Electric vehicles have become an increasingly important part of the automotive industry — and increasingly attractive to the average car-buyer.
The first Nissan Leaf, which launched in 2011, had a range of just 74 miles. These days, many electric cars have ranges of 300 miles or more. And while cost is still an obstacle, prices are projected to go down.
Despite these improvements, there's still a major hurdle to electric car adoption: charging availability. Many people are still hesitant to buy because they're not sure they'll be able to charge their cars reliably — either because fast chargers aren't fast enough or because they still aren't widely available.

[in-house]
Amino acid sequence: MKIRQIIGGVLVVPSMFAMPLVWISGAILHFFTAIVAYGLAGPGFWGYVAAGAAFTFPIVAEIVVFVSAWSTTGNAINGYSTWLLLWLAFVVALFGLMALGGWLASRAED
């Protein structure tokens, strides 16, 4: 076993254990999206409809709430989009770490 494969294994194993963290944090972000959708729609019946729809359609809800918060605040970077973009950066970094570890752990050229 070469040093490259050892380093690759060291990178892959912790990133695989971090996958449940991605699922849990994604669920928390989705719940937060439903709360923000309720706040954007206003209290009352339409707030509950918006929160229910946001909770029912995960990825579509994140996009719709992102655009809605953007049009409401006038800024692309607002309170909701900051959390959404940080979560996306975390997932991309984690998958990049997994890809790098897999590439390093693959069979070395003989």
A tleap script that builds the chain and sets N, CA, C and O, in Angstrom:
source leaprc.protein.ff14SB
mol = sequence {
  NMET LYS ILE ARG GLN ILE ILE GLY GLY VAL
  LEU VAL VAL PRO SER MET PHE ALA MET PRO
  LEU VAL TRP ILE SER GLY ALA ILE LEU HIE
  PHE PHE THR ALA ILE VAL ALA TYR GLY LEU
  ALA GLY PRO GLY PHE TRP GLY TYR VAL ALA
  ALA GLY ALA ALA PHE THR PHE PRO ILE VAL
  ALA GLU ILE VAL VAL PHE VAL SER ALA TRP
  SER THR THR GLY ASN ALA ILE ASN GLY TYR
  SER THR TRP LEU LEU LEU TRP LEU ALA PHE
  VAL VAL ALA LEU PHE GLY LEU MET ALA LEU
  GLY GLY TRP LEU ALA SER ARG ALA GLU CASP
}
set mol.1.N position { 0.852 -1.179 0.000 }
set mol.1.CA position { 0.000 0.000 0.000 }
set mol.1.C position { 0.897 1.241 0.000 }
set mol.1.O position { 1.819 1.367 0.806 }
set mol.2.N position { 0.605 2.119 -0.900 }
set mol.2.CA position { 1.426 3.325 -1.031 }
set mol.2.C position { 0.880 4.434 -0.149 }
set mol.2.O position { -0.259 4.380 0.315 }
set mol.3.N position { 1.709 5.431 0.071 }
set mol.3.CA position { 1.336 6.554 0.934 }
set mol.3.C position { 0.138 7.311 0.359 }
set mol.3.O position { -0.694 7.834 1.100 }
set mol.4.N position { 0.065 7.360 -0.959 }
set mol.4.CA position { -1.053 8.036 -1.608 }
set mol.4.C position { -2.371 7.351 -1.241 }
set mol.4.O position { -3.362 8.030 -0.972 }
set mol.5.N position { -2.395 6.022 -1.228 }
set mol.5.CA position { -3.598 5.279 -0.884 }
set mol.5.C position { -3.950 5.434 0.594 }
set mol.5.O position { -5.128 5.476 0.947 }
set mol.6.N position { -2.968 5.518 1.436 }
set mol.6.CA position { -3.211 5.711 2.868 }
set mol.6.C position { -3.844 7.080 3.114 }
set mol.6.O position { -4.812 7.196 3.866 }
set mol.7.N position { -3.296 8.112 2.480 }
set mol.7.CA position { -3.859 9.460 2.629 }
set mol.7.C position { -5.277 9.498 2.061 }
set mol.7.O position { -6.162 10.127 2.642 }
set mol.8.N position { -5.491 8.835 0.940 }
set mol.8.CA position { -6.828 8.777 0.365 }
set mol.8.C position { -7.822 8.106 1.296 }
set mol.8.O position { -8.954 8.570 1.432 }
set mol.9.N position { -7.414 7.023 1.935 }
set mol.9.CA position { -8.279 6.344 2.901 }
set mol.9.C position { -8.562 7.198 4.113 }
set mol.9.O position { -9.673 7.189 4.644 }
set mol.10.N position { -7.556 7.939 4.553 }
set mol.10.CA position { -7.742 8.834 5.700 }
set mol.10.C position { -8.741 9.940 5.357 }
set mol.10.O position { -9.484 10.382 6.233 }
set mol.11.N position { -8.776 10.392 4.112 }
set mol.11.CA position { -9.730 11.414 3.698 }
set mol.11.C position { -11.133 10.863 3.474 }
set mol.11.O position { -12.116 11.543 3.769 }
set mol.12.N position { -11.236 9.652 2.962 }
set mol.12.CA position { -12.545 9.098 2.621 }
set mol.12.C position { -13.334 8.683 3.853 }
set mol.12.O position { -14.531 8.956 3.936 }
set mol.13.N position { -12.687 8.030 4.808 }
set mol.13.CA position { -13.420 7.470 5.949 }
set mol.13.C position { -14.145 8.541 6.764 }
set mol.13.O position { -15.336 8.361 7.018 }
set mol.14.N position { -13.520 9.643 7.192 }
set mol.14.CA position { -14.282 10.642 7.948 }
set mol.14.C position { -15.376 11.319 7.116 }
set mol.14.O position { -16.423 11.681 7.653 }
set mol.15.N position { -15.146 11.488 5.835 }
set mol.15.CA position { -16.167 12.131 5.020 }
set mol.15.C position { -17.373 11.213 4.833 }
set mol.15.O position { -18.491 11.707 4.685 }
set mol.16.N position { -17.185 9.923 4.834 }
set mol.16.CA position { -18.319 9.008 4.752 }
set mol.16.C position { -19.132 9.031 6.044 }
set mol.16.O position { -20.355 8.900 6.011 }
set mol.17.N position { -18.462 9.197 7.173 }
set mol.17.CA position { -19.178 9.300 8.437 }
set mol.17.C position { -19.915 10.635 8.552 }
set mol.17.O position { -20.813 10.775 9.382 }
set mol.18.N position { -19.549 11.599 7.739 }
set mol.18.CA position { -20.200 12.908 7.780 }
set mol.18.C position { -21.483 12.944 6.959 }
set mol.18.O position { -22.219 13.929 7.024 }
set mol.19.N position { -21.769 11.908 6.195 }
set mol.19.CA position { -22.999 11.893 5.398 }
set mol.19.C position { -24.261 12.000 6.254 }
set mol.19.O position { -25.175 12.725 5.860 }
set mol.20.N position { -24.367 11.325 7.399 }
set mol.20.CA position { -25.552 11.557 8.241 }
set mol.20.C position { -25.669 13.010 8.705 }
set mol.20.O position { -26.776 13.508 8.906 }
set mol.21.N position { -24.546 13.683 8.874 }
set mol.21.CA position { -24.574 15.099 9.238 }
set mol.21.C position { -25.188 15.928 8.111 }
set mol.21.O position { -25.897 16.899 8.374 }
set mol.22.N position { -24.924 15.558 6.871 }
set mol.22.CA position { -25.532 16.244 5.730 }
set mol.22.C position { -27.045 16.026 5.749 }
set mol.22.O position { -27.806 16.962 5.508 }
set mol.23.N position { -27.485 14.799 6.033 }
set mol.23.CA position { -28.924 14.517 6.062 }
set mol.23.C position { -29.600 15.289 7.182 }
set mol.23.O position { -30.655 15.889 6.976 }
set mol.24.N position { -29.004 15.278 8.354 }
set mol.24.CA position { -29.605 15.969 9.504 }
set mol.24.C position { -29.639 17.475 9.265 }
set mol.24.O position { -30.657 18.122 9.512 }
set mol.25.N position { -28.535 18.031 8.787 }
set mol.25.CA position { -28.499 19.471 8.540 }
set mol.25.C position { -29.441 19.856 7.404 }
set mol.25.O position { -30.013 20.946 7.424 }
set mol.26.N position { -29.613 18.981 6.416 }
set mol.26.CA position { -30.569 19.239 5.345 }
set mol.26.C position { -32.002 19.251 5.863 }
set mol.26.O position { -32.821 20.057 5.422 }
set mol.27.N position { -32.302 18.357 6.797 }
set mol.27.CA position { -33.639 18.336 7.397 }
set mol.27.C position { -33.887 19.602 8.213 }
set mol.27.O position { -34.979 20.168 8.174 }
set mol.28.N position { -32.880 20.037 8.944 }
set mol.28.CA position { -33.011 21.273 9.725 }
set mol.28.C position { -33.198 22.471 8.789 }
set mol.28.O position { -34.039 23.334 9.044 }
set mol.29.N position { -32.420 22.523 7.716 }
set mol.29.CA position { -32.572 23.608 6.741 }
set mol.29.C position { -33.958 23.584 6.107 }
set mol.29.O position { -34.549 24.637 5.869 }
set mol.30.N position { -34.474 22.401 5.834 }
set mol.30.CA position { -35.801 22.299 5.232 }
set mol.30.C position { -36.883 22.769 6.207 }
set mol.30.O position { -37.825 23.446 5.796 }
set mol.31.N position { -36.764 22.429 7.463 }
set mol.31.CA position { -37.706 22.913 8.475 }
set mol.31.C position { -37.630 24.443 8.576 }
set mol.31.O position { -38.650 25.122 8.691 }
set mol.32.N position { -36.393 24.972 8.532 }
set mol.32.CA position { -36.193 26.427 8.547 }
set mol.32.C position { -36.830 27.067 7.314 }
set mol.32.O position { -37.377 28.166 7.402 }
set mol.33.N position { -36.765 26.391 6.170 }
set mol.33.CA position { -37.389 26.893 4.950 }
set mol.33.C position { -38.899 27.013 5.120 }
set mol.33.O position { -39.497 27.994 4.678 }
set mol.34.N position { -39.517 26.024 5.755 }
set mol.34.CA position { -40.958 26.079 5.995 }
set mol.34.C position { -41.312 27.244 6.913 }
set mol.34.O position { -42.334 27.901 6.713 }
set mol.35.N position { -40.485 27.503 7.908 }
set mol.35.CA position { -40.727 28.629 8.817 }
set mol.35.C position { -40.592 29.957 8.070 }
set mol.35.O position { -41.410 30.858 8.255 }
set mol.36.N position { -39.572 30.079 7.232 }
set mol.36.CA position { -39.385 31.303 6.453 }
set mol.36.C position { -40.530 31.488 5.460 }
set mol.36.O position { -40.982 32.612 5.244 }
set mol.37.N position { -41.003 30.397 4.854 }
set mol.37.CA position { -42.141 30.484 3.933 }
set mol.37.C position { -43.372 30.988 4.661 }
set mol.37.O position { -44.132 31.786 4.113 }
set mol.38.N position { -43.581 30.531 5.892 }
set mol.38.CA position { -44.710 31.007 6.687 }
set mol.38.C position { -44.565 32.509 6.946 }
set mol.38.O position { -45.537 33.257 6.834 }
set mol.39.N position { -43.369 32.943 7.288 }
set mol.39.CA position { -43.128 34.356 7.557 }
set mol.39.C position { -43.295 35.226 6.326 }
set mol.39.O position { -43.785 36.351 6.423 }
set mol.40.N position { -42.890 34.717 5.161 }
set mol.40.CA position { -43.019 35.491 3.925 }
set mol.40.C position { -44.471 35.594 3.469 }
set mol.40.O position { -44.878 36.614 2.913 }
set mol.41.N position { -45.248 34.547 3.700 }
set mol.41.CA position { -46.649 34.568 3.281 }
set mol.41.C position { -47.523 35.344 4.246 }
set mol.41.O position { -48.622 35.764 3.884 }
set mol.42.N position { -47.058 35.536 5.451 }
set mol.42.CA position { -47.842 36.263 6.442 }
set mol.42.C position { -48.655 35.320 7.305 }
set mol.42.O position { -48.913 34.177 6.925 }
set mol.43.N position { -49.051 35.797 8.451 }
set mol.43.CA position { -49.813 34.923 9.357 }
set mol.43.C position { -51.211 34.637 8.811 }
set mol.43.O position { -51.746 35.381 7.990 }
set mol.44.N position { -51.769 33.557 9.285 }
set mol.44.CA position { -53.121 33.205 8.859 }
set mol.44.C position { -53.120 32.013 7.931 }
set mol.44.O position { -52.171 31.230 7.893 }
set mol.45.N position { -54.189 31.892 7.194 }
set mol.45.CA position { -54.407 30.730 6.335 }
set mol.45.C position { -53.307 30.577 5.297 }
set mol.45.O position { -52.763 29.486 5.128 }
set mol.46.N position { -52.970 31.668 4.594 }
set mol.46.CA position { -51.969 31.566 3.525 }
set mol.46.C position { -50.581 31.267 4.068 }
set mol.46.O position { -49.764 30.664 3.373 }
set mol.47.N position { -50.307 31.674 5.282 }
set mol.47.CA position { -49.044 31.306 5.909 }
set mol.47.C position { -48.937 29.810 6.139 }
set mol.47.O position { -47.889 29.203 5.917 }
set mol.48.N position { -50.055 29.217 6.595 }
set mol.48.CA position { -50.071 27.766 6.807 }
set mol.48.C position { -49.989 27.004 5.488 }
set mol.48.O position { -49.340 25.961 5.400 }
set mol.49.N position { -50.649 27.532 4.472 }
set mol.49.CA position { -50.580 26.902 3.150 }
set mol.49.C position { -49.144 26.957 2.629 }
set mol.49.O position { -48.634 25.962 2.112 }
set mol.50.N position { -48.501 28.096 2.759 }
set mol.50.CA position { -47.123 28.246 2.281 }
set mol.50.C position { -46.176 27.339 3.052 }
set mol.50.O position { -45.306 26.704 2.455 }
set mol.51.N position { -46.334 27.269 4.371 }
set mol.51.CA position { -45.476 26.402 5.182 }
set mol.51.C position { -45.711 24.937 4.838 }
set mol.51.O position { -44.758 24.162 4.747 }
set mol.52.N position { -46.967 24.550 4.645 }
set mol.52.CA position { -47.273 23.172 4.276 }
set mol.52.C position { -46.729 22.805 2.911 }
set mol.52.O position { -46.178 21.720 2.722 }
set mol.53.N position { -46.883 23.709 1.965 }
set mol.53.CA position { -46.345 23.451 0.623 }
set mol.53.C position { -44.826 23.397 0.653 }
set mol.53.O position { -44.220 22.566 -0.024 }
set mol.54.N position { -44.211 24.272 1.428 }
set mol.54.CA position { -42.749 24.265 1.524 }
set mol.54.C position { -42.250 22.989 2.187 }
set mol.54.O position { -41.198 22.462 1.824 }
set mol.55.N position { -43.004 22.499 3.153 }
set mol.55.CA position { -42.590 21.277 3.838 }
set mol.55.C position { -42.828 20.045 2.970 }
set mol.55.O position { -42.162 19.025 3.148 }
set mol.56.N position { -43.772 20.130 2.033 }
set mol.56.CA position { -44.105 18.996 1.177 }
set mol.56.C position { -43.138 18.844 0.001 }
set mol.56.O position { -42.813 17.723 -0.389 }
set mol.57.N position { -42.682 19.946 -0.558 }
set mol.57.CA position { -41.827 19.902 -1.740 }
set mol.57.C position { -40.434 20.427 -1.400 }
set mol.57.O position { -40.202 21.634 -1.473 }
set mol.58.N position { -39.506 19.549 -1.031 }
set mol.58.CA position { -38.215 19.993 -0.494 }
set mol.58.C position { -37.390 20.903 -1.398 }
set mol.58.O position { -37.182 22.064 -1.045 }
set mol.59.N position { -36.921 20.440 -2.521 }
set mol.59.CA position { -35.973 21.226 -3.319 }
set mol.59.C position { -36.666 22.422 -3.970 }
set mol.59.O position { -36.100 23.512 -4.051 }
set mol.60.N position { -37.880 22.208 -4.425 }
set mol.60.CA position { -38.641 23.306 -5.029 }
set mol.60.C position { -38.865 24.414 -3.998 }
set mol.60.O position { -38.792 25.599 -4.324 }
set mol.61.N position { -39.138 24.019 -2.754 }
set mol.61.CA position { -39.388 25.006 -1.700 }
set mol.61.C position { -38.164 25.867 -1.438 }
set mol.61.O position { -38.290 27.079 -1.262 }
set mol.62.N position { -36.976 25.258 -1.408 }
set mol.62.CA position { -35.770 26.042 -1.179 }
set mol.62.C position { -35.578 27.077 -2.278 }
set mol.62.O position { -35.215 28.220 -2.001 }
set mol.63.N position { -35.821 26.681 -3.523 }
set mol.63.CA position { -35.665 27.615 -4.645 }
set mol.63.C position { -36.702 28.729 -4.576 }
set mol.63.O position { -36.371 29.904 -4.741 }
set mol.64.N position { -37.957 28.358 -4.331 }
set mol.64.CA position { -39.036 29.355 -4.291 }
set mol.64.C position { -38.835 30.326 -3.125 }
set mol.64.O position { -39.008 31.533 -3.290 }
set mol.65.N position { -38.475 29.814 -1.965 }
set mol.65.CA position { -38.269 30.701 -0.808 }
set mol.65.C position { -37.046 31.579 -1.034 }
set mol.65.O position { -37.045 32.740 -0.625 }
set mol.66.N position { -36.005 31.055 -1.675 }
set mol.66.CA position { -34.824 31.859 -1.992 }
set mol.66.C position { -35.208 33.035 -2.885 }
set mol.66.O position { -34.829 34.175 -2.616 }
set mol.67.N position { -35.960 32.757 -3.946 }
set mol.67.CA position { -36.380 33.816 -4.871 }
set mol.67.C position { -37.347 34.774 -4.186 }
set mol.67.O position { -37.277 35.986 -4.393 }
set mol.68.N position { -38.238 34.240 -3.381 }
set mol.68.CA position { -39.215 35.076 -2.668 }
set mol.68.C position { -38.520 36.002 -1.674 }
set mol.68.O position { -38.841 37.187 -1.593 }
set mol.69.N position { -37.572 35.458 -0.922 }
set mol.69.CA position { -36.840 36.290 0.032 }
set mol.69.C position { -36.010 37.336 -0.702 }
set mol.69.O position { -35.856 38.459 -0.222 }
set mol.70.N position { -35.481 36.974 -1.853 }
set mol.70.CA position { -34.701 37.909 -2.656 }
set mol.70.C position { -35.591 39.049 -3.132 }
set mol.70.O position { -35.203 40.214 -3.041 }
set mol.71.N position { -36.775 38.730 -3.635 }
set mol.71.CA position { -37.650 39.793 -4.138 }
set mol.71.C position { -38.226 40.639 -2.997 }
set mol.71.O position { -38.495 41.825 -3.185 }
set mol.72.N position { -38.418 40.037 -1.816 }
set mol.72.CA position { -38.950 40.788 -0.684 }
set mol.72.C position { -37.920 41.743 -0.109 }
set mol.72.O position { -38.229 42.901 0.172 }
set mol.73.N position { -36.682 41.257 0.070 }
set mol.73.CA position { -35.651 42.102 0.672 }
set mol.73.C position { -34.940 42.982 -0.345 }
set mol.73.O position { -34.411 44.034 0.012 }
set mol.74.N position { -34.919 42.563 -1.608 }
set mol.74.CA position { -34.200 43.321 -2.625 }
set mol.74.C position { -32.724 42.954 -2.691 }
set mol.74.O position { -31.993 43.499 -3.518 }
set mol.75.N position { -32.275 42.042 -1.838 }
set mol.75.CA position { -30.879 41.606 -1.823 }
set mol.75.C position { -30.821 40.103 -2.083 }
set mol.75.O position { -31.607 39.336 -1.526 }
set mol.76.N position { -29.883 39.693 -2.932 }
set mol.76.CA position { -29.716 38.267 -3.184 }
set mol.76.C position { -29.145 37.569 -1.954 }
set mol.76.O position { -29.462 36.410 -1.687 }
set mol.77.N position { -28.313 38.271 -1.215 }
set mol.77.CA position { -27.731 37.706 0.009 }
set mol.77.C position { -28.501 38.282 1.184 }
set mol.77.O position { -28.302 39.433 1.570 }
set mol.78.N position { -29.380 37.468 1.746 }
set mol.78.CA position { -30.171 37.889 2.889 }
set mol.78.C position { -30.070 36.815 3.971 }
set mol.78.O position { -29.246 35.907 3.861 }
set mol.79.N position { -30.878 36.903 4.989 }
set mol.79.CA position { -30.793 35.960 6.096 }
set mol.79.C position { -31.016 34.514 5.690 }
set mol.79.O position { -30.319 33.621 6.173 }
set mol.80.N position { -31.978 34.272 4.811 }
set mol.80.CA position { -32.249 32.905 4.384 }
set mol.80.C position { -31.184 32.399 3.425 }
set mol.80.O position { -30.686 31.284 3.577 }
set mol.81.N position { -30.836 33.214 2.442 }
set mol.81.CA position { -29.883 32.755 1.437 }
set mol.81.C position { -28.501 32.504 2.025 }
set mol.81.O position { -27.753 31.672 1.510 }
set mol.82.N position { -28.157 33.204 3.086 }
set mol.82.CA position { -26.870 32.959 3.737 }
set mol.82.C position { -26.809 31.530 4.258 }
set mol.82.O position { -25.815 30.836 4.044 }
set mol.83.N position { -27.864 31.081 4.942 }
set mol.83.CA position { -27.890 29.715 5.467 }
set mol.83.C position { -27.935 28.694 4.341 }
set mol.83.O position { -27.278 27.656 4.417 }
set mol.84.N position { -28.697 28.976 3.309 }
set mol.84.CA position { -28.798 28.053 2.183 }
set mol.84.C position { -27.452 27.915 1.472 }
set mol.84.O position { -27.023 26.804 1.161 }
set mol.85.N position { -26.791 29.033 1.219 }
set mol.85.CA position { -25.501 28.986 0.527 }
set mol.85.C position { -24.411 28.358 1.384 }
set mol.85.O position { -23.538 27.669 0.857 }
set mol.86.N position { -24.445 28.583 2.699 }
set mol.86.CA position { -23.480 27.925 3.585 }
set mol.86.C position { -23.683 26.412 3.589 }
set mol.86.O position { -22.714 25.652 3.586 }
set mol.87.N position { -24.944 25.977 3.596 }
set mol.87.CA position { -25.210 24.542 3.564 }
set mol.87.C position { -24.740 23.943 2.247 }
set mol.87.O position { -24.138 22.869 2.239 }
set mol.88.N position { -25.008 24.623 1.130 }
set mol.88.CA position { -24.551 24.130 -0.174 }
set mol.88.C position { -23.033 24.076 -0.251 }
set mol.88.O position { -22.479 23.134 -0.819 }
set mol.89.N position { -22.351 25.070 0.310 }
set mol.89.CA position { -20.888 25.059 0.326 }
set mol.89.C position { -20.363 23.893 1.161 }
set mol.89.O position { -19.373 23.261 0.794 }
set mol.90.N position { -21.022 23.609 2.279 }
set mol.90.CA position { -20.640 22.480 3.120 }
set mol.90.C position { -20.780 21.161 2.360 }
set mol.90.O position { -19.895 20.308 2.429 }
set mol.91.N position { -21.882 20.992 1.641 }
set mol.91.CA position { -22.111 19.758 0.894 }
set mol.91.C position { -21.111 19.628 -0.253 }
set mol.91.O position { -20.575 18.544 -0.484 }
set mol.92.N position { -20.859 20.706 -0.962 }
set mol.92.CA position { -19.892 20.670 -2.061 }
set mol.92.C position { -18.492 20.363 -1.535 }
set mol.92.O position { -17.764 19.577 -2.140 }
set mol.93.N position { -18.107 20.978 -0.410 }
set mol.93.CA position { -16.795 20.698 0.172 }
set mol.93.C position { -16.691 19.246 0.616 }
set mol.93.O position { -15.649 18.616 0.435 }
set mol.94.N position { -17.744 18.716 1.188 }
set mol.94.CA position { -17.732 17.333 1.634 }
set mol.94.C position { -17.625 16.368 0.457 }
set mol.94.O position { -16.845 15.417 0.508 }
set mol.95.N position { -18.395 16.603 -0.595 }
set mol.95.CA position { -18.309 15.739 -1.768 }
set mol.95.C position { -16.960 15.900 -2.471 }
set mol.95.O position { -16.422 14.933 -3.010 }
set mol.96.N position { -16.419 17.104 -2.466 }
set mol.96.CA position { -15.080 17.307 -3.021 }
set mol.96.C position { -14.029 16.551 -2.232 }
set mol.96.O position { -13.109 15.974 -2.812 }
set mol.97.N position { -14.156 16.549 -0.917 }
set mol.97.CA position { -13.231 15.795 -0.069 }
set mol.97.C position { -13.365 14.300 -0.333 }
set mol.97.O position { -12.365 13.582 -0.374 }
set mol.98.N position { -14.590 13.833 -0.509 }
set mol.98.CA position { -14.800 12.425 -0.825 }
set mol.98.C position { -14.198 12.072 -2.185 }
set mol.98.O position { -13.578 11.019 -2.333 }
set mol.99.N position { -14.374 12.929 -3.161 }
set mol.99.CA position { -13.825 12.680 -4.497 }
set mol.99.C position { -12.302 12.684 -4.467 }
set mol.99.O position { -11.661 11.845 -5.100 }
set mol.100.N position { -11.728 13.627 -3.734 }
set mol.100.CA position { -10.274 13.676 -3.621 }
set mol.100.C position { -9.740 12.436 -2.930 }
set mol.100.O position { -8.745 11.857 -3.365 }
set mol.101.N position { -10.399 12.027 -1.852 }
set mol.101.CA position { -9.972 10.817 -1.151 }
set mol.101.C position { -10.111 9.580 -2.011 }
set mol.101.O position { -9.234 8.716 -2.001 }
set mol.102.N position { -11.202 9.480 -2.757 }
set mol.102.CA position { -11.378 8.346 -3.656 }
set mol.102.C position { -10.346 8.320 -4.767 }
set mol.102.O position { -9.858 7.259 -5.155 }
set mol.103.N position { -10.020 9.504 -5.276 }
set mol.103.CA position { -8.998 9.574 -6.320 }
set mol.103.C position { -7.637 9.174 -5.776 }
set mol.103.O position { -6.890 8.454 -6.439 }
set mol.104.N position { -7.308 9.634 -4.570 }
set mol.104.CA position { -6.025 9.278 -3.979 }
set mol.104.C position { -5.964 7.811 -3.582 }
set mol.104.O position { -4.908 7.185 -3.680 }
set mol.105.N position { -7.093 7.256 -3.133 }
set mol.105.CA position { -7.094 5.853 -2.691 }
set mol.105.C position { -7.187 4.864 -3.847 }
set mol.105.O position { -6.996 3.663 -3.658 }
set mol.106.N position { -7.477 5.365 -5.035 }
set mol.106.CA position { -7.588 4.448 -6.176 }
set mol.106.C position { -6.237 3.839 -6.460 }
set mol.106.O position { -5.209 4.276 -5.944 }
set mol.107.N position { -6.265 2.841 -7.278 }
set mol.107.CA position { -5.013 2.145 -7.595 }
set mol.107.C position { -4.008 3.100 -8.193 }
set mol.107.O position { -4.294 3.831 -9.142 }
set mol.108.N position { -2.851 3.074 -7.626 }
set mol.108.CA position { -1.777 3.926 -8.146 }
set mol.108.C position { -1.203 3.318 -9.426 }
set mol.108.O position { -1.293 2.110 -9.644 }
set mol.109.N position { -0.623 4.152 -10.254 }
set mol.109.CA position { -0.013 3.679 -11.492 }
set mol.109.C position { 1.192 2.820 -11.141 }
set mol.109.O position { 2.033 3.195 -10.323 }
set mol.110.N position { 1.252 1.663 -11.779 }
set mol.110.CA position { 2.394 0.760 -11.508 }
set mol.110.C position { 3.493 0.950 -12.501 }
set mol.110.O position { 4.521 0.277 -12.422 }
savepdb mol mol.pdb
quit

The irony? Most people do their charging at home, not with fast chargers.
NPR Business reporter Camila Domonoske joins the show to explain the charging conundrum, how it's being addressed, and what it means for the future of electric vehicles.
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